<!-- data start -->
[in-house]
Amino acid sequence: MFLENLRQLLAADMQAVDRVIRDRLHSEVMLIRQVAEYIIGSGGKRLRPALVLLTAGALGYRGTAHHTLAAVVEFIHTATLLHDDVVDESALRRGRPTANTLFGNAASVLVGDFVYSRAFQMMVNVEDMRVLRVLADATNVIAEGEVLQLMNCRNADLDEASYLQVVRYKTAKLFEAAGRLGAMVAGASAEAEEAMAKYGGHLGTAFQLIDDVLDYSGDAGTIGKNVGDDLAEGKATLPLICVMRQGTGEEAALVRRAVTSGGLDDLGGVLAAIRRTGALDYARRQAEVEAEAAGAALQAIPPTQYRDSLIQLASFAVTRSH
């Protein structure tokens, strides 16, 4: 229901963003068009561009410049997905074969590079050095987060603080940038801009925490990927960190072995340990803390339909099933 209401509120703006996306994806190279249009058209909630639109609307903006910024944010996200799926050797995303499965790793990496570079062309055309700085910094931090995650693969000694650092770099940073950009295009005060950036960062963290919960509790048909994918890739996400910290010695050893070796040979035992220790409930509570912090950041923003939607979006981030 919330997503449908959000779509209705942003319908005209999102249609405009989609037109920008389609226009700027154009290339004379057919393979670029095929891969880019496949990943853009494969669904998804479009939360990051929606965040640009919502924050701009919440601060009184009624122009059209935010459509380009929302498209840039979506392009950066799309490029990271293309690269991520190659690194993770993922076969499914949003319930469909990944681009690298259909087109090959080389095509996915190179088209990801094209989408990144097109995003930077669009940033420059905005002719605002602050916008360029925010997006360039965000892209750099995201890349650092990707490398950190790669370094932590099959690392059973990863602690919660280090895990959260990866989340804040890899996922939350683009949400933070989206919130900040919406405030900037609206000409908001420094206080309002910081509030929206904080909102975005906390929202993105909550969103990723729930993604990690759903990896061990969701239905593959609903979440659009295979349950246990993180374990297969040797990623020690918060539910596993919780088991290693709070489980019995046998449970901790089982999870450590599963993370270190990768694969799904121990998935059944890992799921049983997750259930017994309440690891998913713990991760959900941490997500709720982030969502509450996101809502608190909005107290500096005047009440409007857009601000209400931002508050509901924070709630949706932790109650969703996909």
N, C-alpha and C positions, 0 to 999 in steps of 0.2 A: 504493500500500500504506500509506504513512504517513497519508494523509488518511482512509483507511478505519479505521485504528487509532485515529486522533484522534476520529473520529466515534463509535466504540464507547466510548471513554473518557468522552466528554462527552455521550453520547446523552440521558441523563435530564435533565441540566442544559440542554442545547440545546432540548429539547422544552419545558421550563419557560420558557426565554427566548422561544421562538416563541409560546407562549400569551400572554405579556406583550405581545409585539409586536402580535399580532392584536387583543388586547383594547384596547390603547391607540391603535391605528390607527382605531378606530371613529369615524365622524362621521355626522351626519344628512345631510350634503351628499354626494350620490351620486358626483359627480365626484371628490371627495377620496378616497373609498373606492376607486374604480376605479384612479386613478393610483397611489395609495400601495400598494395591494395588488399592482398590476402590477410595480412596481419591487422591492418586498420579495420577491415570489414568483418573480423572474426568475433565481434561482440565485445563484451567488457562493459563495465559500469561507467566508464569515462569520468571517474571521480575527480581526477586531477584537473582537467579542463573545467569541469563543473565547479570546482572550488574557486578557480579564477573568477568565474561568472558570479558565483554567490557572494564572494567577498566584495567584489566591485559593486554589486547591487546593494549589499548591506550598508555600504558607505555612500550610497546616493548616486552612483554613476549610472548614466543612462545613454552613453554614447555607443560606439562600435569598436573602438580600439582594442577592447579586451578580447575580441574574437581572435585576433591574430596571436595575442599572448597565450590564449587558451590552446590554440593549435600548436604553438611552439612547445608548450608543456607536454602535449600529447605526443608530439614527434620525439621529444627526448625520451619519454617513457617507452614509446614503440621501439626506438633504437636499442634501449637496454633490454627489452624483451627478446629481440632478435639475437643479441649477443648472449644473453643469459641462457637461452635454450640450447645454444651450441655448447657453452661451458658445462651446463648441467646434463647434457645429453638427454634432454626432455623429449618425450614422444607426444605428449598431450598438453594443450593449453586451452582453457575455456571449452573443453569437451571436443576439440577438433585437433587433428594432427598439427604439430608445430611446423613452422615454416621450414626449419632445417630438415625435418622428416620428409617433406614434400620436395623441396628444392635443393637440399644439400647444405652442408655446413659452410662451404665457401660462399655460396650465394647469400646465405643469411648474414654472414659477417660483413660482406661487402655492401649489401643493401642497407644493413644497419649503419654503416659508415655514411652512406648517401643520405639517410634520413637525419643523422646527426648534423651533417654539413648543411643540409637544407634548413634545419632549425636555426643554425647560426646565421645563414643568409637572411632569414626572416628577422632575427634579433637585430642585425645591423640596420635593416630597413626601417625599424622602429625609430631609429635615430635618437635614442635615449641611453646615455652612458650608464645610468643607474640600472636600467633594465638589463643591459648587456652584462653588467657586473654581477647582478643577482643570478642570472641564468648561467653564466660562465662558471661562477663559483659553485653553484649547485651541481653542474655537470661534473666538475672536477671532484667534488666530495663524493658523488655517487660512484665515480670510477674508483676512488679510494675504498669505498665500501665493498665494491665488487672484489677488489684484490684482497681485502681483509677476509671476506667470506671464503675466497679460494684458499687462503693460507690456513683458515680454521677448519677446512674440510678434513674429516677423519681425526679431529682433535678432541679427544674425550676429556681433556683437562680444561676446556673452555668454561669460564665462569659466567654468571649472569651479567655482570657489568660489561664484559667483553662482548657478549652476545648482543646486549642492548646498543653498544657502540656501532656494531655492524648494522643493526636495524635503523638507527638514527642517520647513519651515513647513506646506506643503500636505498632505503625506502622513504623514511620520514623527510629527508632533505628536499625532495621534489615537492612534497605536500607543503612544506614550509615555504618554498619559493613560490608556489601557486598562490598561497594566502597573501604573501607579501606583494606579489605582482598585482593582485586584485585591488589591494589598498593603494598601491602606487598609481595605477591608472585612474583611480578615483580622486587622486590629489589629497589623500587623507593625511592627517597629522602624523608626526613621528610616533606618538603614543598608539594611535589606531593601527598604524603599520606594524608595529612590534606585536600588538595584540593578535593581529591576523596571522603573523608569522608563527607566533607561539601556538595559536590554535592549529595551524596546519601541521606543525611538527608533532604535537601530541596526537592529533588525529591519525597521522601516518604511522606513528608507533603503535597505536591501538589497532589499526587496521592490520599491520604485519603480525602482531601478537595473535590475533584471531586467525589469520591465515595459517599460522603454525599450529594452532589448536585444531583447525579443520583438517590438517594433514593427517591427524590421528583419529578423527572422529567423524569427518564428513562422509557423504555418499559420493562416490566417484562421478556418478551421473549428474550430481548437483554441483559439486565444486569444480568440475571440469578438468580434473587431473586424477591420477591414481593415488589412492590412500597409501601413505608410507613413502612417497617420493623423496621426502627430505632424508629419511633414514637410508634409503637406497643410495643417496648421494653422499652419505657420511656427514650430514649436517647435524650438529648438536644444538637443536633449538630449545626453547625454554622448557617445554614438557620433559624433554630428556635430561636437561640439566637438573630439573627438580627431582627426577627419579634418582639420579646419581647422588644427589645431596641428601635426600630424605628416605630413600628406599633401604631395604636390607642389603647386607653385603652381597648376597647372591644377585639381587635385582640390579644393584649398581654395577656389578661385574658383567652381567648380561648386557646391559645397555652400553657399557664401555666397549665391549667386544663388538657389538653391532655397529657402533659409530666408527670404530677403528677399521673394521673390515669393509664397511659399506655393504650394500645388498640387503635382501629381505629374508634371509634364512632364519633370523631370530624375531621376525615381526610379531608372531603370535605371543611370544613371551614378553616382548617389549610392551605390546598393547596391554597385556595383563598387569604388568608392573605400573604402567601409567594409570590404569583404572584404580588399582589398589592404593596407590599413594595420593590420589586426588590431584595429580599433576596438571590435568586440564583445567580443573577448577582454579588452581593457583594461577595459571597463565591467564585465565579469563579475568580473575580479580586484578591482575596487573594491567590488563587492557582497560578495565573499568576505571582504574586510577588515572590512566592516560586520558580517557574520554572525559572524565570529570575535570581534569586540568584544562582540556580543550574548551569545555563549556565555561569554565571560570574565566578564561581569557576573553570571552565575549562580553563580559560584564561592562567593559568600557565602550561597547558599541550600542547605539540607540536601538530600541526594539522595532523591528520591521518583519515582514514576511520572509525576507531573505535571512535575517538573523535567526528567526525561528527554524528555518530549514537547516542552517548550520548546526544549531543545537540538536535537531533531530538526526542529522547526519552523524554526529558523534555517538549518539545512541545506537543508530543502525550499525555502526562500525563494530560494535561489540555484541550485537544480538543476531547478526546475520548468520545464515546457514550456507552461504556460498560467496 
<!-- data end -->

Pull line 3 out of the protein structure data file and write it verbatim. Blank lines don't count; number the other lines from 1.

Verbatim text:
């Protein structure tokens, strides 16, 4: 229901963003068009561009410049997905074969590079050095987060603080940038801009925490990927960190072995340990803390339909099933 209401509120703006996306994806190279249009058209909630639109609307903006910024944010996200799926050797995303499965790793990496570079062309055309700085910094931090995650693969000694650092770099940073950009295009005060950036960062963290919960509790048909994918890739996400910290010695050893070796040979035992220790409930509570912090950041923003939607979006981030 919330997503449908959000779509209705942003319908005209999102249609405009989609037109920008389609226009700027154009290339004379057919393979670029095929891969880019496949990943853009494969669904998804479009939360990051929606965040640009919502924050701009919440601060009184009624122009059209935010459509380009929302498209840039979506392009950066799309490029990271293309690269991520190659690194993770993922076969499914949003319930469909990944681009690298259909087109090959080389095509996915190179088209990801094209989408990144097109995003930077669009940033420059905005002719605002602050916008360029925010997006360039965000892209750099995201890349650092990707490398950190790669370094932590099959690392059973990863602690919660280090895990959260990866989340804040890899996922939350683009949400933070989206919130900040919406405030900037609206000409908001420094206080309002910081509030929206904080909102975005906390929202993105909550969103990723729930993604990690759903990896061990969701239905593959609903979440659009295979349950246990993180374990297969040797990623020690918060539910596993919780088991290693709070489980019995046998449970901790089982999870450590599963993370270190990768694969799904121990998935059944890992799921049983997750259930017994309440690891998913713990991760959900941490997500709720982030969502509450996101809502608190909005107290500096005047009440409007857009601000209400931002508050509901924070709630949706932790109650969703996909």